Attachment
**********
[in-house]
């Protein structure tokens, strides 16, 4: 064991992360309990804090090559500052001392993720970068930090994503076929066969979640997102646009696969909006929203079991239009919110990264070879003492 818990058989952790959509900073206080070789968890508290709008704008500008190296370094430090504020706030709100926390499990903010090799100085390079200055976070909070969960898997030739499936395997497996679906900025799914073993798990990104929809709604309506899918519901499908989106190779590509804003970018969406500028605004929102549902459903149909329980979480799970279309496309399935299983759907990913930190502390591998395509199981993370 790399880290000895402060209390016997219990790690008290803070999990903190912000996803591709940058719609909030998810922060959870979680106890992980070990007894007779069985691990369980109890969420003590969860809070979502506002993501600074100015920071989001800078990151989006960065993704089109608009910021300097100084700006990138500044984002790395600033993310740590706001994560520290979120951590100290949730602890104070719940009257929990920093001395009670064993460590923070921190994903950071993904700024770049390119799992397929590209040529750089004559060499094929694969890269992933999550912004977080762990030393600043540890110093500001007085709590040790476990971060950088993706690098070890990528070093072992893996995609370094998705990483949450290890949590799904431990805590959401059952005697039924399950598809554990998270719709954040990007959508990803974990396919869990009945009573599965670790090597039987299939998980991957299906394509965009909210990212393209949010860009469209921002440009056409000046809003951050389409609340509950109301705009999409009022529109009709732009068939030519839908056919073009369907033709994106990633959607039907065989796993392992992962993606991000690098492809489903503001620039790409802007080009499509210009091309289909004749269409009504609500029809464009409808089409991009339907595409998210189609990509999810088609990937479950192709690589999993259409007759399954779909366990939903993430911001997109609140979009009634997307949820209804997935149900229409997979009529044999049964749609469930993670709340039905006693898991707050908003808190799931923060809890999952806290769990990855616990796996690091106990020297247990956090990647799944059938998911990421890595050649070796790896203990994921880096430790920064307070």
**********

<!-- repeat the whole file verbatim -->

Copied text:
[in-house]
């Protein structure tokens, strides 16, 4: 064991992360309990804090090559500052001392993720970068930090994503076929066969979640997102646009696969909006929203079991239009919110990264070879003492 818990058989952790959509900073206080070789968890508290709008704008500008190296370094430090504020706030709100926390499990903010090799100085390079200055976070909070969960898997030739499936395997497996679906900025799914073993798990990104929809709604309506899918519901499908989106190779590509804003970018969406500028605004929102549902459903149909329980979480799970279309496309399935299983759907990913930190502390591998395509199981993370 790399880290000895402060209390016997219990790690008290803070999990903190912000996803591709940058719609909030998810922060959870979680106890992980070990007894007779069985691990369980109890969420003590969860809070979502506002993501600074100015920071989001800078990151989006960065993704089109608009910021300097100084700006990138500044984002790395600033993310740590706001994560520290979120951590100290949730602890104070719940009257929990920093001395009670064993460590923070921190994903950071993904700024770049390119799992397929590209040529750089004559060499094929694969890269992933999550912004977080762990030393600043540890110093500001007085709590040790476990971060950088993706690098070890990528070093072992893996995609370094998705990483949450290890949590799904431990805590959401059952005697039924399950598809554990998270719709954040990007959508990803974990396919869990009945009573599965670790090597039987299939998980991957299906394509965009909210990212393209949010860009469209921002440009056409000046809003951050389409609340509950109301705009999409009022529109009709732009068939030519839908056919073009369907033709994106990633959607039907065989796993392992992962993606991000690098492809489903503001620039790409802007080009499509210009091309289909004749269409009504609500029809464009409808089409991009339907595409998210189609990509999810088609990937479950192709690589999993259409007759399954779909366990939903993430911001997109609140979009009634997307949820209804997935149900229409997979009529044999049964749609469930993670709340039905006693898991707050908003808190799931923060809890999952806290769990990855616990796996690091106990020297247990956090990647799944059938998911990421890595050649070796790896203990994921880096430790920064307070």